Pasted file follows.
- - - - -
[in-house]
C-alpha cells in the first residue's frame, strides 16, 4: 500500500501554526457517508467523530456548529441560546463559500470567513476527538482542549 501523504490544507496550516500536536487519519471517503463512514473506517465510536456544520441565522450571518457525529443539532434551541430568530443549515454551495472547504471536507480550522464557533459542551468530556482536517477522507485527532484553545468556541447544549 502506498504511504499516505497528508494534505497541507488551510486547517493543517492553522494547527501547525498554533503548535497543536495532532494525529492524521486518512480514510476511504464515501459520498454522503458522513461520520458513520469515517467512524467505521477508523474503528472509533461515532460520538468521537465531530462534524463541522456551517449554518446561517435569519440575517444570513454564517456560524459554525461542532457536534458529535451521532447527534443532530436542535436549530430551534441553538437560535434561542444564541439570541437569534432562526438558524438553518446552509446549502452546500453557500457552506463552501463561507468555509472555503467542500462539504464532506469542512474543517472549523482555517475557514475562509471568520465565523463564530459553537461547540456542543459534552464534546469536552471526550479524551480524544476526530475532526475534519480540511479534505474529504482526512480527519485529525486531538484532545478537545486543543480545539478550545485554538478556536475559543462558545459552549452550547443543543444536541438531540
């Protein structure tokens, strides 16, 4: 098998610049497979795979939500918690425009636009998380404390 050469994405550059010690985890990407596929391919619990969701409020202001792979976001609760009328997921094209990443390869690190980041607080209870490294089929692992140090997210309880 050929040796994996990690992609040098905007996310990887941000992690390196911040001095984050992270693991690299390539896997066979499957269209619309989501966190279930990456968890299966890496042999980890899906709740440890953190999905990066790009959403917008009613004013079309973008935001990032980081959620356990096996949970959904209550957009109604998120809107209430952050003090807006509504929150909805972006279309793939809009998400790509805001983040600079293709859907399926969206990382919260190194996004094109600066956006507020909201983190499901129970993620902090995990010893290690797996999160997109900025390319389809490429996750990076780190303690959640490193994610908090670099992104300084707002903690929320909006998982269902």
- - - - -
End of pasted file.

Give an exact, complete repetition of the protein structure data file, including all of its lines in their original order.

[in-house]
C-alpha cells in the first residue's frame, strides 16, 4: 500500500501554526457517508467523530456548529441560546463559500470567513476527538482542549 501523504490544507496550516500536536487519519471517503463512514473506517465510536456544520441565522450571518457525529443539532434551541430568530443549515454551495472547504471536507480550522464557533459542551468530556482536517477522507485527532484553545468556541447544549 502506498504511504499516505497528508494534505497541507488551510486547517493543517492553522494547527501547525498554533503548535497543536495532532494525529492524521486518512480514510476511504464515501459520498454522503458522513461520520458513520469515517467512524467505521477508523474503528472509533461515532460520538468521537465531530462534524463541522456551517449554518446561517435569519440575517444570513454564517456560524459554525461542532457536534458529535451521532447527534443532530436542535436549530430551534441553538437560535434561542444564541439570541437569534432562526438558524438553518446552509446549502452546500453557500457552506463552501463561507468555509472555503467542500462539504464532506469542512474543517472549523482555517475557514475562509471568520465565523463564530459553537461547540456542543459534552464534546469536552471526550479524551480524544476526530475532526475534519480540511479534505474529504482526512480527519485529525486531538484532545478537545486543543480545539478550545485554538478556536475559543462558545459552549452550547443543543444536541438531540
């Protein structure tokens, strides 16, 4: 098998610049497979795979939500918690425009636009998380404390 050469994405550059010690985890990407596929391919619990969701409020202001792979976001609760009328997921094209990443390869690190980041607080209870490294089929692992140090997210309880 050929040796994996990690992609040098905007996310990887941000992690390196911040001095984050992270693991690299390539896997066979499957269209619309989501966190279930990456968890299966890496042999980890899906709740440890953190999905990066790009959403917008009613004013079309973008935001990032980081959620356990096996949970959904209550957009109604998120809107209430952050003090807006509504929150909805972006279309793939809009998400790509805001983040600079293709859907399926969206990382919260190194996004094109600066956006507020909201983190499901129970993620902090995990010893290690797996999160997109900025390319389809490429996750990076780190303690959640490193994610908090670099992104300084707002903690929320909006998982269902």